06.03.2013 | Jeff Julum
As professionals continue to rely increasingly on computer technology to do their jobs – word processing tools and email are commonplace in almost every office – our reliance on memorizing rules and conventions has started to slip. Most workplace technologies are hugely helpful in creating a more efficient organization. However, some facets of word processing technology actually frustrated me when I was teaching college courses.
For example, I felt that some features of programs, like Microsoft Word’s “spell check” feature, robbed my students of any responsibility to learn spelling, grammar or proper writing style. Rather, similarly to how calculators make mathematical calculations possible without a complete understanding of how or why the calculation worked, “spell check” makes it possible to create a seemingly correct piece of writing without understanding the errors you might make along the way.
Given this background, I was intrigued but skeptical when I learned about AP StyleGuard, a program to help writers adhere to the Associated Press rules for writing.
If you have worked with journalists, you know newspapers and much of the news industry uses the Associated Press Stylebook guidelines and its collection of rules to “provide a uniform presentation of the printed word, to make a story written anywhere understandable everywhere.” If a PR firm or business wants to inject its message into the media, AP style format is essential. Whether writing a contributed article or a well thought out pitch, the ability to write in AP style is an integral part of a career in PR. To learn more about the importance of AP Style, please see Friday’s post, “AP Style: What it is and why it’s important”.
AP StyleGuard has been around about a year and a half, yet there are probably still some in the PR world unaware of its existence. It provides automatic checking of a Word document for AP style. The program integrates with Microsoft Word, and operates on Windows XP and higher and on Microsoft Office 2007 and higher (with the exception of Office 2013).The program also operates on Mac OS X 10.6 (Snow Leopard), 10.7 (Lion) or 10.8 (Mountain Lion) running Office for Mac 2011 and Safari 5.17 or above. No additional hardware or software is required.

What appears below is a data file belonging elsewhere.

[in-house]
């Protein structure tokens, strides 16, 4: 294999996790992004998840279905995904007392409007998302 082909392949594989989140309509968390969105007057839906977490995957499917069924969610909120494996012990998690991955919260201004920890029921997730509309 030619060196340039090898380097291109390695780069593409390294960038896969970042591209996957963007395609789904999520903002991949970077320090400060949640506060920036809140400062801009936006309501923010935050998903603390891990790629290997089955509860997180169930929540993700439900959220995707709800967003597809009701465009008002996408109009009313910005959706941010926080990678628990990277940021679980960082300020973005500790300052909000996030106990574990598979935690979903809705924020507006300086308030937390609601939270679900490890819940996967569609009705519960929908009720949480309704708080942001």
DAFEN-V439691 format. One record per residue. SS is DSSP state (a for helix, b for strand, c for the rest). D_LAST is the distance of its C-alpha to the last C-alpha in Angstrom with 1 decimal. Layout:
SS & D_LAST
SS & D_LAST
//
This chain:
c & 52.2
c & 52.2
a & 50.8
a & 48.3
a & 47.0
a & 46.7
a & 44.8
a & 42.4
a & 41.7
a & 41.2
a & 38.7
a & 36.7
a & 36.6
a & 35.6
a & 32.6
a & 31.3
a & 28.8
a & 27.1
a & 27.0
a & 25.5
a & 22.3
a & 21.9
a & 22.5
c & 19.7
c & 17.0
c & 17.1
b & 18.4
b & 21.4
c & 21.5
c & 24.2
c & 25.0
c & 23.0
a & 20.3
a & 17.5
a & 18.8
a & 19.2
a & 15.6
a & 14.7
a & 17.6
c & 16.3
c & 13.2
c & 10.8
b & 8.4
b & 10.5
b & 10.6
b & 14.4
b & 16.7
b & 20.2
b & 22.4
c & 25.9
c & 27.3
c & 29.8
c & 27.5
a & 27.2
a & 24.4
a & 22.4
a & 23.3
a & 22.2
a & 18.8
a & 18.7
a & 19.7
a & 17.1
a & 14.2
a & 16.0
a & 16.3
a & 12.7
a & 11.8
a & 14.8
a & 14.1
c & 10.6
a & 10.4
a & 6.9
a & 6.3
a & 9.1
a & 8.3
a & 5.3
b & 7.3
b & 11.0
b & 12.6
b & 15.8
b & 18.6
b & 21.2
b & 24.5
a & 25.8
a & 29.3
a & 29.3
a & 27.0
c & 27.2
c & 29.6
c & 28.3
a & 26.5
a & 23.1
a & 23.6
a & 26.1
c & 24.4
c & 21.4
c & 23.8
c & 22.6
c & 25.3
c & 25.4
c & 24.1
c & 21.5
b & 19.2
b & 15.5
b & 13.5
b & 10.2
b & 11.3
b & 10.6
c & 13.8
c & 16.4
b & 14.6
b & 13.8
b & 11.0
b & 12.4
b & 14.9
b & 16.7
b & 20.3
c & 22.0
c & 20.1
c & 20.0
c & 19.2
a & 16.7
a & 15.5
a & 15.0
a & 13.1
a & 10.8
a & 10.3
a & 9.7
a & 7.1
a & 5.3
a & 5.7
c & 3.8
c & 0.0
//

I will admit that I had some misgivings about this product. As I previously mentioned, I have seen automated programs affect students’ learning, especially in writing and math. I still prefer the physical AP style manual precisely because it forces me into the repetitive mode of learning or, in too many cases, re-learning the rules. For me, this process is a eustress (positive stress) that forces my growth as a writer. I think many of us are continually looking for ways to improve our craft, and the repetition required by referencing a physical copy of the AP Style guidebook is a great way to grow your writing skillset.
Despite this concern, AP StyleGuard has potential as a useful product. First, it is possible to learn from this product. The software proposes correction in the document and shows you the corresponding AP Stylebook rule, so you can learn as you go. If the writer took full advantage of this feature, it would help improve his or her use of AP Style.
Second, there are times when a writer, no matter how much they want to improve their writing skills, simply faces a tight deadline. In such cases, the additional help offered by AP StyleGuard would be advantageous. Finally, one feature that actually trumps the physical AP Style Guidebook is the AP StyleGuard’s automatic updates. This monitors current AP Style requirements, even if a writer is not aware of most recent changes.
Overall, I think this product is, at the very least, worth consideration, especially if you are consistently writing in AP Style and have trouble staying up to date on rules and conventions. Yes, it costs $60 for a year’s subscription, but even if you don’t renew it, you can keep the program sans updates. If this post piqued your interest, you can check out AP StyleGuard here.